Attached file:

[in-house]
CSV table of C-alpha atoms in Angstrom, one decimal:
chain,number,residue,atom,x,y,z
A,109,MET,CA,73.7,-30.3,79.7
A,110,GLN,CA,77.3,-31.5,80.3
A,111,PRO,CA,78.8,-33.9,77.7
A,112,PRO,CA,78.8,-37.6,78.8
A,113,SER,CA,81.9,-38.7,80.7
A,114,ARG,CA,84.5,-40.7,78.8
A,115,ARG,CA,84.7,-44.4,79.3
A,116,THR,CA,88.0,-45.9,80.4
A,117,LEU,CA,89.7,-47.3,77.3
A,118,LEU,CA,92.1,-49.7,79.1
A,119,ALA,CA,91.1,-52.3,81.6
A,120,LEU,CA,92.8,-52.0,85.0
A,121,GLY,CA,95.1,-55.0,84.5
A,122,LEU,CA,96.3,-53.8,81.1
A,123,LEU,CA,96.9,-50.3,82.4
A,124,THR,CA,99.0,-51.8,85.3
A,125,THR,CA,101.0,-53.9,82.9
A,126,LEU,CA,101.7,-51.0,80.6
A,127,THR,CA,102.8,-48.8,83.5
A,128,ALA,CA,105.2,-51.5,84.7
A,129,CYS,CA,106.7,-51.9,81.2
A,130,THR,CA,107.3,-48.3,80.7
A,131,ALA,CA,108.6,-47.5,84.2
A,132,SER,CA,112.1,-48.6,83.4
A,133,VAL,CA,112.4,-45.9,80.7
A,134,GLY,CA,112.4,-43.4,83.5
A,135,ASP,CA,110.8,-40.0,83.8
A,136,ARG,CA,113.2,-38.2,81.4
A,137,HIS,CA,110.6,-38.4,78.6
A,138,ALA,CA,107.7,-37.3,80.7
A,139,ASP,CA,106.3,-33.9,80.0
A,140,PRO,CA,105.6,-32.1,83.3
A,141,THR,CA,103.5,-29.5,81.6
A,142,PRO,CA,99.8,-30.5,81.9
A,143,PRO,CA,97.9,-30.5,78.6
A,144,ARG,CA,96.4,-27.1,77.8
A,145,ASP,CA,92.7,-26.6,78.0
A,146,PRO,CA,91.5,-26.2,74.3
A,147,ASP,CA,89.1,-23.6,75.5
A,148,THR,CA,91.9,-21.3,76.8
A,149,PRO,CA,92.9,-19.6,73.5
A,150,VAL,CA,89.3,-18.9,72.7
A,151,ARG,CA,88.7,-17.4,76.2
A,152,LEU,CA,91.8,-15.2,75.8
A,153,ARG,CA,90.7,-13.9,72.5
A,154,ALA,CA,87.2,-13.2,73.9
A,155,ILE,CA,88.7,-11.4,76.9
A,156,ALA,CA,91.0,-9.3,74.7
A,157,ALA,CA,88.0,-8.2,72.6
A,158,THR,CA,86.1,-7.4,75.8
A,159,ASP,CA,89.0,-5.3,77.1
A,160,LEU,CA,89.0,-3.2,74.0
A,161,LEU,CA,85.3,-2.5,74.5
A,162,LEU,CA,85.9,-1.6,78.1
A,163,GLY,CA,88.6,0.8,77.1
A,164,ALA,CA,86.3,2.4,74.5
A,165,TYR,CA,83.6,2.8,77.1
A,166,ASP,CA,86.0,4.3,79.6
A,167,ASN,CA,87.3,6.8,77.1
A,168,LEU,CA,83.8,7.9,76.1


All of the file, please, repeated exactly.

[in-house]
CSV table of C-alpha atoms in Angstrom, one decimal:
chain,number,residue,atom,x,y,z
A,109,MET,CA,73.7,-30.3,79.7
A,110,GLN,CA,77.3,-31.5,80.3
A,111,PRO,CA,78.8,-33.9,77.7
A,112,PRO,CA,78.8,-37.6,78.8
A,113,SER,CA,81.9,-38.7,80.7
A,114,ARG,CA,84.5,-40.7,78.8
A,115,ARG,CA,84.7,-44.4,79.3
A,116,THR,CA,88.0,-45.9,80.4
A,117,LEU,CA,89.7,-47.3,77.3
A,118,LEU,CA,92.1,-49.7,79.1
A,119,ALA,CA,91.1,-52.3,81.6
A,120,LEU,CA,92.8,-52.0,85.0
A,121,GLY,CA,95.1,-55.0,84.5
A,122,LEU,CA,96.3,-53.8,81.1
A,123,LEU,CA,96.9,-50.3,82.4
A,124,THR,CA,99.0,-51.8,85.3
A,125,THR,CA,101.0,-53.9,82.9
A,126,LEU,CA,101.7,-51.0,80.6
A,127,THR,CA,102.8,-48.8,83.5
A,128,ALA,CA,105.2,-51.5,84.7
A,129,CYS,CA,106.7,-51.9,81.2
A,130,THR,CA,107.3,-48.3,80.7
A,131,ALA,CA,108.6,-47.5,84.2
A,132,SER,CA,112.1,-48.6,83.4
A,133,VAL,CA,112.4,-45.9,80.7
A,134,GLY,CA,112.4,-43.4,83.5
A,135,ASP,CA,110.8,-40.0,83.8
A,136,ARG,CA,113.2,-38.2,81.4
A,137,HIS,CA,110.6,-38.4,78.6
A,138,ALA,CA,107.7,-37.3,80.7
A,139,ASP,CA,106.3,-33.9,80.0
A,140,PRO,CA,105.6,-32.1,83.3
A,141,THR,CA,103.5,-29.5,81.6
A,142,PRO,CA,99.8,-30.5,81.9
A,143,PRO,CA,97.9,-30.5,78.6
A,144,ARG,CA,96.4,-27.1,77.8
A,145,ASP,CA,92.7,-26.6,78.0
A,146,PRO,CA,91.5,-26.2,74.3
A,147,ASP,CA,89.1,-23.6,75.5
A,148,THR,CA,91.9,-21.3,76.8
A,149,PRO,CA,92.9,-19.6,73.5
A,150,VAL,CA,89.3,-18.9,72.7
A,151,ARG,CA,88.7,-17.4,76.2
A,152,LEU,CA,91.8,-15.2,75.8
A,153,ARG,CA,90.7,-13.9,72.5
A,154,ALA,CA,87.2,-13.2,73.9
A,155,ILE,CA,88.7,-11.4,76.9
A,156,ALA,CA,91.0,-9.3,74.7
A,157,ALA,CA,88.0,-8.2,72.6
A,158,THR,CA,86.1,-7.4,75.8
A,159,ASP,CA,89.0,-5.3,77.1
A,160,LEU,CA,89.0,-3.2,74.0
A,161,LEU,CA,85.3,-2.5,74.5
A,162,LEU,CA,85.9,-1.6,78.1
A,163,GLY,CA,88.6,0.8,77.1
A,164,ALA,CA,86.3,2.4,74.5
A,165,TYR,CA,83.6,2.8,77.1
A,166,ASP,CA,86.0,4.3,79.6
A,167,ASN,CA,87.3,6.8,77.1
A,168,LEU,CA,83.8,7.9,76.1